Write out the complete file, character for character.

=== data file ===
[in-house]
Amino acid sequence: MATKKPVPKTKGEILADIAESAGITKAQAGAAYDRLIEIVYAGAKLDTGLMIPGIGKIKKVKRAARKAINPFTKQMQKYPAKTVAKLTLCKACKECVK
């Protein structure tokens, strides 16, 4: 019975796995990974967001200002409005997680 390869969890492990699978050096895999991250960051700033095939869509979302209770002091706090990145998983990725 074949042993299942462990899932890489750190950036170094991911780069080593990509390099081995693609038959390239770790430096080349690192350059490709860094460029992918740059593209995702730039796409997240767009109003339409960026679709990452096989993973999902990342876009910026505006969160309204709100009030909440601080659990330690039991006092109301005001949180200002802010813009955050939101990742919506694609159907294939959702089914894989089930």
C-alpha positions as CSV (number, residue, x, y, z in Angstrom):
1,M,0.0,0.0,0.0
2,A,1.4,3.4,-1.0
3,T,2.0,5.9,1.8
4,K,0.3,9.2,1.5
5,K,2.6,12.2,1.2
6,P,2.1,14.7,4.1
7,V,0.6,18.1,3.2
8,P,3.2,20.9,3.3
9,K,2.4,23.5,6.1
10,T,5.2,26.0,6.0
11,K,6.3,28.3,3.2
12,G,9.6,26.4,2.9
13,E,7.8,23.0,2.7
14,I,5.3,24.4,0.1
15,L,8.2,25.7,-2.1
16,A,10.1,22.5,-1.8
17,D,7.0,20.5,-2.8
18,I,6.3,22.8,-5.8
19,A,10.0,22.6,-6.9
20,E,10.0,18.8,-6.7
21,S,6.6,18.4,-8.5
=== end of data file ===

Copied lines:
[in-house]
Amino acid sequence: MATKKPVPKTKGEILADIAESAGITKAQAGAAYDRLIEIVYAGAKLDTGLMIPGIGKIKKVKRAARKAINPFTKQMQKYPAKTVAKLTLCKACKECVK
């Protein structure tokens, strides 16, 4: 019975796995990974967001200002409005997680 390869969890492990699978050096895999991250960051700033095939869509979302209770002091706090990145998983990725 074949042993299942462990899932890489750190950036170094991911780069080593990509390099081995693609038959390239770790430096080349690192350059490709860094460029992918740059593209995702730039796409997240767009109003339409960026679709990452096989993973999902990342876009910026505006969160309204709100009030909440601080659990330690039991006092109301005001949180200002802010813009955050939101990742919506694609159907294939959702089914894989089930």
C-alpha positions as CSV (number, residue, x, y, z in Angstrom):
1,M,0.0,0.0,0.0
2,A,1.4,3.4,-1.0
3,T,2.0,5.9,1.8
4,K,0.3,9.2,1.5
5,K,2.6,12.2,1.2
6,P,2.1,14.7,4.1
7,V,0.6,18.1,3.2
8,P,3.2,20.9,3.3
9,K,2.4,23.5,6.1
10,T,5.2,26.0,6.0
11,K,6.3,28.3,3.2
12,G,9.6,26.4,2.9
13,E,7.8,23.0,2.7
14,I,5.3,24.4,0.1
15,L,8.2,25.7,-2.1
16,A,10.1,22.5,-1.8
17,D,7.0,20.5,-2.8
18,I,6.3,22.8,-5.8
19,A,10.0,22.6,-6.9
20,E,10.0,18.8,-6.7
21,S,6.6,18.4,-8.5